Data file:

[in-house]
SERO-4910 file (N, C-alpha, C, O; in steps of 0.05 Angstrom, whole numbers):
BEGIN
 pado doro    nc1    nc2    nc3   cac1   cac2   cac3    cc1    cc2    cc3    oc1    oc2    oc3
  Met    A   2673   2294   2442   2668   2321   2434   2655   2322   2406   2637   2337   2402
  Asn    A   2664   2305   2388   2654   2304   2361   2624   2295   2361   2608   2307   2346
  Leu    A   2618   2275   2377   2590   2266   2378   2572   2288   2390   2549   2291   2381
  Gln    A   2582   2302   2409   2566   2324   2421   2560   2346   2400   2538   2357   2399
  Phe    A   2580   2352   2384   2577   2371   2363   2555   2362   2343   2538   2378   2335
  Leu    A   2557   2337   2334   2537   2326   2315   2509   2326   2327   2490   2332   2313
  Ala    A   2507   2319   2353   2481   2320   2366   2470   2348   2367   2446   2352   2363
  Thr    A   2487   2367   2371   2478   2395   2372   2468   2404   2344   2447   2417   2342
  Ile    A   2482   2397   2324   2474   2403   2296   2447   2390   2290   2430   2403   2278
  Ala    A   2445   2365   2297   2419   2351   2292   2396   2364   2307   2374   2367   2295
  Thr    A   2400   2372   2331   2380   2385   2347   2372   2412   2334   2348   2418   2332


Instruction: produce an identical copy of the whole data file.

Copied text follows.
[in-house]
SERO-4910 file (N, C-alpha, C, O; in steps of 0.05 Angstrom, whole numbers):
BEGIN
 pado doro    nc1    nc2    nc3   cac1   cac2   cac3    cc1    cc2    cc3    oc1    oc2    oc3
  Met    A   2673   2294   2442   2668   2321   2434   2655   2322   2406   2637   2337   2402
  Asn    A   2664   2305   2388   2654   2304   2361   2624   2295   2361   2608   2307   2346
  Leu    A   2618   2275   2377   2590   2266   2378   2572   2288   2390   2549   2291   2381
  Gln    A   2582   2302   2409   2566   2324   2421   2560   2346   2400   2538   2357   2399
  Phe    A   2580   2352   2384   2577   2371   2363   2555   2362   2343   2538   2378   2335
  Leu    A   2557   2337   2334   2537   2326   2315   2509   2326   2327   2490   2332   2313
  Ala    A   2507   2319   2353   2481   2320   2366   2470   2348   2367   2446   2352   2363
  Thr    A   2487   2367   2371   2478   2395   2372   2468   2404   2344   2447   2417   2342
  Ile    A   2482   2397   2324   2474   2403   2296   2447   2390   2290   2430   2403   2278
  Ala    A   2445   2365   2297   2419   2351   2292   2396   2364   2307   2374   2367   2295
  Thr    A   2400   2372   2331   2380   2385   2347   2372   2412   2334   2348   2418   2332